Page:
Put in this way, it seems obvious that an organism that was in fact able to do all these things in the course of its phenotypic life would be able to run evolutionary rings around almost any competitor that lacked such abilities. While I do not speculate about how or when in evolutionary time these capacities emerged, it is self evident that the genome of Homo sapiens did develop such capacities, just as it developed the human ability to cooperate effectively in groups. So the next question is, how does culture make these feats possible?

An answer offered by dual inheritance theorists is that humans’ enormous capacity for social learning enables adaptive information to be passed from one generation to the next, and that the human brain has evolved under natural selection to allow learners of culture to model their own actions on those of already enculturated “teachers” (though without the implication that they necessarily “teach” in any self conscious or explicit way).

Mixed Messages: Cultural and Genetic Inheritance in the Constitution of Human Society
  • Organisms are not passive.
  • The environment is a product of organisms.
  • Interactions are reciprocal.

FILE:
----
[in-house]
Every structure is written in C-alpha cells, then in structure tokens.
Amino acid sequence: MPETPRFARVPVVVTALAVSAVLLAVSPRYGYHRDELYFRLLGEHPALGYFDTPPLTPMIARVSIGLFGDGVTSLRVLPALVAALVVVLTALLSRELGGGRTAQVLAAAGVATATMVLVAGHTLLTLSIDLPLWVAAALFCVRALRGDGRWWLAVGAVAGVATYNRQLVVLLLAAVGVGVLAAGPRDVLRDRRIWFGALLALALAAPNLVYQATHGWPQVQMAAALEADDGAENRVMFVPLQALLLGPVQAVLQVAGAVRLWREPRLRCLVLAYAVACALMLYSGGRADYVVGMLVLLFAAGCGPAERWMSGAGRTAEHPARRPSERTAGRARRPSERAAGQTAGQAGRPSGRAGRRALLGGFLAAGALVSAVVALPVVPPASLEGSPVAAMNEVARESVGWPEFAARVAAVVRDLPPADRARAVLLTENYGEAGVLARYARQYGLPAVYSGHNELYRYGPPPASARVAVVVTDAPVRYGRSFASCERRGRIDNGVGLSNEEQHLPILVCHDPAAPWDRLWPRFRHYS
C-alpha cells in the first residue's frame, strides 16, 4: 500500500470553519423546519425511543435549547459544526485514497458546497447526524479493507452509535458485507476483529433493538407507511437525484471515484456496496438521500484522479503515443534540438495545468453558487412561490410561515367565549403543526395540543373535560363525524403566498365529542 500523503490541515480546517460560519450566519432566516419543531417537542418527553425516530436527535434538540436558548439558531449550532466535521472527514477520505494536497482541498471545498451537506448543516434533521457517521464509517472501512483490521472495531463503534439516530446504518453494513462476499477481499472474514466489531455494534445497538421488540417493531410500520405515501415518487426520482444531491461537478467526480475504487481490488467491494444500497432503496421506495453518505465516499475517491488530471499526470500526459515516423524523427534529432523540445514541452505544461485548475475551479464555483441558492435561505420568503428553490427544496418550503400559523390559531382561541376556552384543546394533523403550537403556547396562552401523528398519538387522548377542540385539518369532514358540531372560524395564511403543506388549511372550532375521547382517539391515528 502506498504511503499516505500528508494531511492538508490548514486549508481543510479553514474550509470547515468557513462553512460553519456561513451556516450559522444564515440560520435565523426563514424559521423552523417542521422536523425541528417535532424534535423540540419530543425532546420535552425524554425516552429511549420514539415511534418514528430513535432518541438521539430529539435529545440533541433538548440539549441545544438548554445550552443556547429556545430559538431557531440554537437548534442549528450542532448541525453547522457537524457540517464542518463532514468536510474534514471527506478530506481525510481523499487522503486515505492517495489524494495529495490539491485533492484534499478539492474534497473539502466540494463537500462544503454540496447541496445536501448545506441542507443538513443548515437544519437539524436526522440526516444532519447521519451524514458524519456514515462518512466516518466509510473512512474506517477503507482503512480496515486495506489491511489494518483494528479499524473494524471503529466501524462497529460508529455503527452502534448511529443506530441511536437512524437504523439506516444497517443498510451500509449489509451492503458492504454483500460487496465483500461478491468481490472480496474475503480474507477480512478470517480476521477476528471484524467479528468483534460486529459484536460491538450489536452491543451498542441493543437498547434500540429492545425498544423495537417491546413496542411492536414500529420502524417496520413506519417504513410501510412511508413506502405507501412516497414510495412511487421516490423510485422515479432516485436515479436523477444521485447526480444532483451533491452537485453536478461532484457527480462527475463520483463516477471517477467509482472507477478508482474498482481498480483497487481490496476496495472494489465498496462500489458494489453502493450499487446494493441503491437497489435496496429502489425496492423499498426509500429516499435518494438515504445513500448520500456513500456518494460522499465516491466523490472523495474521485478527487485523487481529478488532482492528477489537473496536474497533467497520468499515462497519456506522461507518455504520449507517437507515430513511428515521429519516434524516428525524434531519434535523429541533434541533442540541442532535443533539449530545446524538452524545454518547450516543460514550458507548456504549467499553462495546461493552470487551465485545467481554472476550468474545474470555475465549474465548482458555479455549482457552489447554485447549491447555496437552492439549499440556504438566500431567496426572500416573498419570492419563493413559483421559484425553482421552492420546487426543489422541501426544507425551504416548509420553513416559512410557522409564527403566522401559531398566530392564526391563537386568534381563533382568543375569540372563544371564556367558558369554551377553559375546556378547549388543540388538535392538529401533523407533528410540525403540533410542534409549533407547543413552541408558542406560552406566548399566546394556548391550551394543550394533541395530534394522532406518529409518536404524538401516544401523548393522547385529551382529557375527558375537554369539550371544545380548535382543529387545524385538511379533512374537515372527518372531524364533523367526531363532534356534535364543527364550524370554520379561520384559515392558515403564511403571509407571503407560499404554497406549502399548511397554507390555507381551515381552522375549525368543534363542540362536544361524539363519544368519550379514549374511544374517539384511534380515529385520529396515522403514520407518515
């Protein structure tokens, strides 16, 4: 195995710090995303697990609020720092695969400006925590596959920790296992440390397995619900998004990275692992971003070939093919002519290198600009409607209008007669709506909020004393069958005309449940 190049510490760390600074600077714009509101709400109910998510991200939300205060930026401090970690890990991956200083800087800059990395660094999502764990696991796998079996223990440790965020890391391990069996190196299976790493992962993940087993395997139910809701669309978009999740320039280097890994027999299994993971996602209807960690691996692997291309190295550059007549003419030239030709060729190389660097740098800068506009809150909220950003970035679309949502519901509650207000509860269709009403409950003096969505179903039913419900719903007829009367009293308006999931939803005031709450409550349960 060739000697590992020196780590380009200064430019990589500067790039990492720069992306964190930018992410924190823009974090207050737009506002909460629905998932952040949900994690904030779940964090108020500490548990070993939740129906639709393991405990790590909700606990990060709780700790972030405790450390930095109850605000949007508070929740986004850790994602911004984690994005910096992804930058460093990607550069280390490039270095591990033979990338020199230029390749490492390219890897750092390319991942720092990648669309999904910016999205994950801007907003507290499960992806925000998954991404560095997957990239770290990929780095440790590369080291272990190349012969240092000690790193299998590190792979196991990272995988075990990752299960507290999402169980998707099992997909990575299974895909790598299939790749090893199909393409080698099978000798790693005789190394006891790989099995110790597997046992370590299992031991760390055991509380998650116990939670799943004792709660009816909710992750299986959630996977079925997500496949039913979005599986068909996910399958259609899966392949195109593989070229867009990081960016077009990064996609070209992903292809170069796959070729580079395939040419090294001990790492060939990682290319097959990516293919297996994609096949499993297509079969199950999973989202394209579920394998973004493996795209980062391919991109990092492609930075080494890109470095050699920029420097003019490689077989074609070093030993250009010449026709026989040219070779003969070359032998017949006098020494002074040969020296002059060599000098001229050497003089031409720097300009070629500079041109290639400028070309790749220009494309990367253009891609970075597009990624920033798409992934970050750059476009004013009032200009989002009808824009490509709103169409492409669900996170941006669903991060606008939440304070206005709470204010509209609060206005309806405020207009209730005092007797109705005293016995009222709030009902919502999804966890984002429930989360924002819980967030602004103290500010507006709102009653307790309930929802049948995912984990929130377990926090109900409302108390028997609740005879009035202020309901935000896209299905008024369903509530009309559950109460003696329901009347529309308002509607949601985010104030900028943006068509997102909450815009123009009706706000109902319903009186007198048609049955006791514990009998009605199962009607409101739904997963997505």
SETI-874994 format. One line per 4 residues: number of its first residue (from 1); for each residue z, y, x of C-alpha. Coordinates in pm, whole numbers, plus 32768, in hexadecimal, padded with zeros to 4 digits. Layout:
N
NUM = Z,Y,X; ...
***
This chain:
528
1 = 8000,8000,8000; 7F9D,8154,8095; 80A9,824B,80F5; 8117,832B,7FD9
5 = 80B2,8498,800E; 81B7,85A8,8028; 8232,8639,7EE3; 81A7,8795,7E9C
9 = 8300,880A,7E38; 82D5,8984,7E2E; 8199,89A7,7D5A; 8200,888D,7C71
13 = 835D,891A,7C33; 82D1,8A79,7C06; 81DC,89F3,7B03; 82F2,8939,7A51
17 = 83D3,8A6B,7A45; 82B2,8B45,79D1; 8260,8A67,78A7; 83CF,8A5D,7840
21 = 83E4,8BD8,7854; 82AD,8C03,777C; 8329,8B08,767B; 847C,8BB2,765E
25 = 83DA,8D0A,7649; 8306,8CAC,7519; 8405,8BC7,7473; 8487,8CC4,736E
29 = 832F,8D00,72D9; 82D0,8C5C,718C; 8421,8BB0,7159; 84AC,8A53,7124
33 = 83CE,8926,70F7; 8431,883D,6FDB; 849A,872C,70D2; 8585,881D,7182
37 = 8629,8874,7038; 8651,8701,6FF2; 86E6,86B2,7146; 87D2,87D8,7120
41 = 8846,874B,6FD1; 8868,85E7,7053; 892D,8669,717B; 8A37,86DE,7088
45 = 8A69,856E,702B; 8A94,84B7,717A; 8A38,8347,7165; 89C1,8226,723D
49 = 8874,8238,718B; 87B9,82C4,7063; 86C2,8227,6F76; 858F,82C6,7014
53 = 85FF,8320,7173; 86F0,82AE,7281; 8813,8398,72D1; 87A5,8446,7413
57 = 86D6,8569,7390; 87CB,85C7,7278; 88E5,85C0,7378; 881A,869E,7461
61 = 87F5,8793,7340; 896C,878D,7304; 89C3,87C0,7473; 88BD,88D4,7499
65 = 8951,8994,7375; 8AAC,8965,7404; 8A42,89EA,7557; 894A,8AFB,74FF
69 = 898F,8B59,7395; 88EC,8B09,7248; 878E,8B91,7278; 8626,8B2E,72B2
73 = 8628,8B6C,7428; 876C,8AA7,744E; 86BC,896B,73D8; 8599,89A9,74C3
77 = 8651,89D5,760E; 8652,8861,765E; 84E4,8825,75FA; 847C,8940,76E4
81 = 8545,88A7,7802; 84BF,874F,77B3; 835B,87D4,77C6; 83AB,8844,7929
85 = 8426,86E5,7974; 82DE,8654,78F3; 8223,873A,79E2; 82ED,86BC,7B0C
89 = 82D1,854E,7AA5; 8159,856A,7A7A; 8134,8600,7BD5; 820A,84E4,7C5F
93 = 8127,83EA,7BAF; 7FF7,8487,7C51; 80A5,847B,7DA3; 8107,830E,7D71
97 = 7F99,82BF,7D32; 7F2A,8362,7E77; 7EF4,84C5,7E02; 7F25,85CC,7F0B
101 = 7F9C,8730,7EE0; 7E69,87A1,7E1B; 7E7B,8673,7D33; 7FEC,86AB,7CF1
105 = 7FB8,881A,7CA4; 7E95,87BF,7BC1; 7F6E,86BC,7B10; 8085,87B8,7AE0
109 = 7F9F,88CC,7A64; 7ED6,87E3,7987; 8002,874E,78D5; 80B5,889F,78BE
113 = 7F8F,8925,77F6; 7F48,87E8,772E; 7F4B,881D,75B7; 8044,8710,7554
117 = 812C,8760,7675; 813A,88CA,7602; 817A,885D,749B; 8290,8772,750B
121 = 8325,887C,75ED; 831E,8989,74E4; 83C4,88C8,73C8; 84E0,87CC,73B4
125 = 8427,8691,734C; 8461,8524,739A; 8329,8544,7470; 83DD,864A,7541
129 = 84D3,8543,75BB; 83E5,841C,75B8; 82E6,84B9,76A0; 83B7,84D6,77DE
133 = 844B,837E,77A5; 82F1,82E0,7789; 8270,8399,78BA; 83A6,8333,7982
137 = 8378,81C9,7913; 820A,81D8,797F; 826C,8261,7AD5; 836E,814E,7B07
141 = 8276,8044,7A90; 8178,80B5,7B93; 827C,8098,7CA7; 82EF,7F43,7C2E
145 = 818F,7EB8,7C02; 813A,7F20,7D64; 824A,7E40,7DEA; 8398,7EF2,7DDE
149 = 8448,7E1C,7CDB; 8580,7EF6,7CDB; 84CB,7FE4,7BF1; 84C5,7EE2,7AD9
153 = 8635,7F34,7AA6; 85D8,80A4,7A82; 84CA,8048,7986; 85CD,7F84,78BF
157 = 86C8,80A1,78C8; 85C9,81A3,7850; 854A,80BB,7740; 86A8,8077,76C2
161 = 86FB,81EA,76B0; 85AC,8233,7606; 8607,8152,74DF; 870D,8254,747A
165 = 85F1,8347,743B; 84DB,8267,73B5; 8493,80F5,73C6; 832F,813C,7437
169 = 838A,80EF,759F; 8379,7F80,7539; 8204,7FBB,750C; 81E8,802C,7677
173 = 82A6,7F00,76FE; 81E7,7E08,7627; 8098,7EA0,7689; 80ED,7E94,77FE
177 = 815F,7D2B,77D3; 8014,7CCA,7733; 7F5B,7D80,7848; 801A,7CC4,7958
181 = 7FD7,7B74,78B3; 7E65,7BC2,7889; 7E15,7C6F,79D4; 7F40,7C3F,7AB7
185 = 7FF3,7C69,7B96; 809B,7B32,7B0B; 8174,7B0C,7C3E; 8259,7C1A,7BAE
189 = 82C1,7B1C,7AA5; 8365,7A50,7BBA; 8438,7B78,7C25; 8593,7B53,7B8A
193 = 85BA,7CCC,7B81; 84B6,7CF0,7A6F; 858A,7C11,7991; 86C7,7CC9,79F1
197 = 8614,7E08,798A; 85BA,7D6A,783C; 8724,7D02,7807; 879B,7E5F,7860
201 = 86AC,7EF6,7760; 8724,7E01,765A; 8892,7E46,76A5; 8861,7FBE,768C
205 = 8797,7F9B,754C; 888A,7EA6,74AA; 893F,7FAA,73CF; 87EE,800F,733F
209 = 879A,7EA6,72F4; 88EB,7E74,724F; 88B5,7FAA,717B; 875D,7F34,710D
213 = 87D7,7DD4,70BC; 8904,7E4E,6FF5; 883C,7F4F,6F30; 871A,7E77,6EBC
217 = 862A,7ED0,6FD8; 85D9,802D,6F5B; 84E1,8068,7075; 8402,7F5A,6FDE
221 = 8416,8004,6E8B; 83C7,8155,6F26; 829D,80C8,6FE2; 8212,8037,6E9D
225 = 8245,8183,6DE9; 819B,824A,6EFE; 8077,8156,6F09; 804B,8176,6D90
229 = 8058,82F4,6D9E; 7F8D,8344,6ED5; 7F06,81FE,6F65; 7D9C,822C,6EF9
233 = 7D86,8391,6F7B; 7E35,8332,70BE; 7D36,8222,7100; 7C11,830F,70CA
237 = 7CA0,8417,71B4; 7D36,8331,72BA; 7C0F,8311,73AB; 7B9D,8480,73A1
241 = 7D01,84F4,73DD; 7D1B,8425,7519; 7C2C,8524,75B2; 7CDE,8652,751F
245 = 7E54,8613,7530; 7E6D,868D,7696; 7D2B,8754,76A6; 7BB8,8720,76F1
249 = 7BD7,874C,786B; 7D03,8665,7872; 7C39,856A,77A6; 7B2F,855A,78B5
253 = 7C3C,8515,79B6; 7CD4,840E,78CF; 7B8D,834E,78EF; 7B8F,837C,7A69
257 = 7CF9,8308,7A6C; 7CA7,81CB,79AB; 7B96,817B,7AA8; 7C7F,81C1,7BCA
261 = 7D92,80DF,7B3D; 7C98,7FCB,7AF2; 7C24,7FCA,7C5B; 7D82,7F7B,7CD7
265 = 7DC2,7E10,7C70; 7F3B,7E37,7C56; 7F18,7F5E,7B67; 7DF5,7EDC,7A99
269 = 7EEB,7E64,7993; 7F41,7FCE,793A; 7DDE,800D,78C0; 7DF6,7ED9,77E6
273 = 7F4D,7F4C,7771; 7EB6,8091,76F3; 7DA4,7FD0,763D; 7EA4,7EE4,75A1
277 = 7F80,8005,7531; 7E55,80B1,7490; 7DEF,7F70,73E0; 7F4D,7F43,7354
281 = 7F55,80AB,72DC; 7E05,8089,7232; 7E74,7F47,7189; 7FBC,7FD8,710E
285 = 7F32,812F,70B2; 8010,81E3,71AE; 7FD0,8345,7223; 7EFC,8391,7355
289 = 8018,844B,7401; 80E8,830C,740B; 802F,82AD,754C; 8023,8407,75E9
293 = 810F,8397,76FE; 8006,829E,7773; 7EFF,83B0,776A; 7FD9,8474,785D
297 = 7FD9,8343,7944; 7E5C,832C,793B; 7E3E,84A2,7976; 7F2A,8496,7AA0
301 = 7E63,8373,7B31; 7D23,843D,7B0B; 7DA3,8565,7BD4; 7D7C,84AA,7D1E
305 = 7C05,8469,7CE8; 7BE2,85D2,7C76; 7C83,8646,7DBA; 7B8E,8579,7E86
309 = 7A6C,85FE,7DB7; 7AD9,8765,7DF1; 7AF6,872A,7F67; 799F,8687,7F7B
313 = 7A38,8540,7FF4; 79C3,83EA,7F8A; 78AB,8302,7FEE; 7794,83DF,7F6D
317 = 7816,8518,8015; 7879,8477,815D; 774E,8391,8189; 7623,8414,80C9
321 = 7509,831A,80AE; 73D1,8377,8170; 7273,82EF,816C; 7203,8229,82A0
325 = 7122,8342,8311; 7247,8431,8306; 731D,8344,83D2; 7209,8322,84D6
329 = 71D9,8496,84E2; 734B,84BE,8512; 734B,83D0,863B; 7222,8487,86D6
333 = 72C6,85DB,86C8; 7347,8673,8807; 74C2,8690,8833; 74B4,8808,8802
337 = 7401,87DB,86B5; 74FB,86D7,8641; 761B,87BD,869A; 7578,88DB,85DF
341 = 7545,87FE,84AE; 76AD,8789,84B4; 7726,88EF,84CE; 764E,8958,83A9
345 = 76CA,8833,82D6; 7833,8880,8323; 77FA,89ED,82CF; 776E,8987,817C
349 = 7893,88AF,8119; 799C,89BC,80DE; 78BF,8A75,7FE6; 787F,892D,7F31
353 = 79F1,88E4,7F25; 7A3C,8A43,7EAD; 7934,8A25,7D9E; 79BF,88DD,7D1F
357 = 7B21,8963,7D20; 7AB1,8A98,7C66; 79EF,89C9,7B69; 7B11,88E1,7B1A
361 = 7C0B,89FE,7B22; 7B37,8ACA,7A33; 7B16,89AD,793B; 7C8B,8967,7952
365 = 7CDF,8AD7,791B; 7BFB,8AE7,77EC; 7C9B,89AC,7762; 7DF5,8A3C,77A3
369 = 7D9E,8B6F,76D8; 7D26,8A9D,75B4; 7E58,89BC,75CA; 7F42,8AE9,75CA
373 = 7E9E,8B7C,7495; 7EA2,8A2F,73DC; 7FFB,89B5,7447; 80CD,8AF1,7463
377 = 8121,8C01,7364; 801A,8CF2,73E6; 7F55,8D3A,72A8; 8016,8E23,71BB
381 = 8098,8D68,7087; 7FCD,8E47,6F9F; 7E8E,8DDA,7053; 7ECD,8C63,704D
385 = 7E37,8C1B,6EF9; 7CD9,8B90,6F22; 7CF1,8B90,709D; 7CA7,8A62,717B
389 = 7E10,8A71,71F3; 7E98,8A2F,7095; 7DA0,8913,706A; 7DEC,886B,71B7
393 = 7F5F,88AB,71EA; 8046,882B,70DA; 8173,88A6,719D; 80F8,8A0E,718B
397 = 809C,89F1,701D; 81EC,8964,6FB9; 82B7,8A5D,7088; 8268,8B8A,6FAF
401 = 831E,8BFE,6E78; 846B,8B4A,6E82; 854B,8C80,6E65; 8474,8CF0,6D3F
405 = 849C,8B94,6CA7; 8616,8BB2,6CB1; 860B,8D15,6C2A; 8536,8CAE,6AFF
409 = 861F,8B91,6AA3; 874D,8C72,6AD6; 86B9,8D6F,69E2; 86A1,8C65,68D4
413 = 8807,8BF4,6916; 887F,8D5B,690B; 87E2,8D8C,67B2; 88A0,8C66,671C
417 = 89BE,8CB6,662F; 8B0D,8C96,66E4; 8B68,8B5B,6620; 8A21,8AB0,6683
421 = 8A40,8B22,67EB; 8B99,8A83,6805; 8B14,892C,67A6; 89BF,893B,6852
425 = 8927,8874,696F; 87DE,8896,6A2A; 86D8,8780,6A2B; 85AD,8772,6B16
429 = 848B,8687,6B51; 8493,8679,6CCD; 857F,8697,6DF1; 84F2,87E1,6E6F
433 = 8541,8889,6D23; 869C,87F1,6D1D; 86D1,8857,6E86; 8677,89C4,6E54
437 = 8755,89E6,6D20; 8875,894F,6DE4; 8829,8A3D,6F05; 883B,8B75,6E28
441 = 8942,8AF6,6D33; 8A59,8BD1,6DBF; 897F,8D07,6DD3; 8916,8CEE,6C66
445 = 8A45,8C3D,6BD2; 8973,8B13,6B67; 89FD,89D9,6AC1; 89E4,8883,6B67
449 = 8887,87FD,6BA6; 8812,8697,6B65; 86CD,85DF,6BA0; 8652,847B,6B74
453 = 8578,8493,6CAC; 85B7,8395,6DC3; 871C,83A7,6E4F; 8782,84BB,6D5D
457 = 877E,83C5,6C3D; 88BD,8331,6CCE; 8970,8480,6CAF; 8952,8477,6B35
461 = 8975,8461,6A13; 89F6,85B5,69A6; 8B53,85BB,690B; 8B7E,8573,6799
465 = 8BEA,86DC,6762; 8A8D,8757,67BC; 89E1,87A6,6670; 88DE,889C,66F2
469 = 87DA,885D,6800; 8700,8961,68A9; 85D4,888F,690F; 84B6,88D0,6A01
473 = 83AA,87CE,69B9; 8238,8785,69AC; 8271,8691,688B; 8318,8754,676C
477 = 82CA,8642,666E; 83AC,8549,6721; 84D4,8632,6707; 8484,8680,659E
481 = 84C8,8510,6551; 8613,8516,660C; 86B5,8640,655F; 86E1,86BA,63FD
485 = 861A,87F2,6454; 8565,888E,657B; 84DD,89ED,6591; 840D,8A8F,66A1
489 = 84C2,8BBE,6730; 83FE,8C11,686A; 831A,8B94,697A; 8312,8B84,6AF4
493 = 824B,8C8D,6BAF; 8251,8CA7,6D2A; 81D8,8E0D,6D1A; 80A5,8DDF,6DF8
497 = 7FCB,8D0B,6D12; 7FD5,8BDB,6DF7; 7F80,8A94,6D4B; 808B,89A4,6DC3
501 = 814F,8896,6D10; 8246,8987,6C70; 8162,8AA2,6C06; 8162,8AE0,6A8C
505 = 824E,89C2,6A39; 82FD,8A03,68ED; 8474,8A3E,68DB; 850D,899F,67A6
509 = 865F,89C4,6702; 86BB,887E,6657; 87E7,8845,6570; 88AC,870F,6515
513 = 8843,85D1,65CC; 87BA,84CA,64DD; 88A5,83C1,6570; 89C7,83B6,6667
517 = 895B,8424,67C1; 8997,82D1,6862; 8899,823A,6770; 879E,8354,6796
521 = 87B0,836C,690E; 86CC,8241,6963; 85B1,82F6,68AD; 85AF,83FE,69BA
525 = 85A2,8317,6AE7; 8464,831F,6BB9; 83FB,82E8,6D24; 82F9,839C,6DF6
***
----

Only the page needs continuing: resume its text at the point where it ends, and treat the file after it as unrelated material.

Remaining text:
• Ecology, development, & evolution are interdependent.

Source: Niche Construction

Niche Construction

Evolution now includes niche construction, as well as natural selection, as a second inheritance system: ecological inheritance as well as genetic inheritance.
An ecological inheritance implies it’s the inheritance by descendant organisms of selection pressures previously changed by ancestors.

How niche construction affects inheritance systems in human evolution | University of Oxford Podcasts

NeurodiVenture : an inclusive non-hierarchical organisation operated by neurodivergent people that provides a safe and nurturing environment for divergent thinking, creativity, exploration, and collaborative niche construction.

NeurodiVentures | Autistic Collaboration

The unique human ability to adapt to new contexts, powered by neurodivergent creativity and the development of new tools, enabled humans to minimise conflicts and establish a presence in virtually all ecosystems on the planet. This level of adaptability is the signature trait of the human species.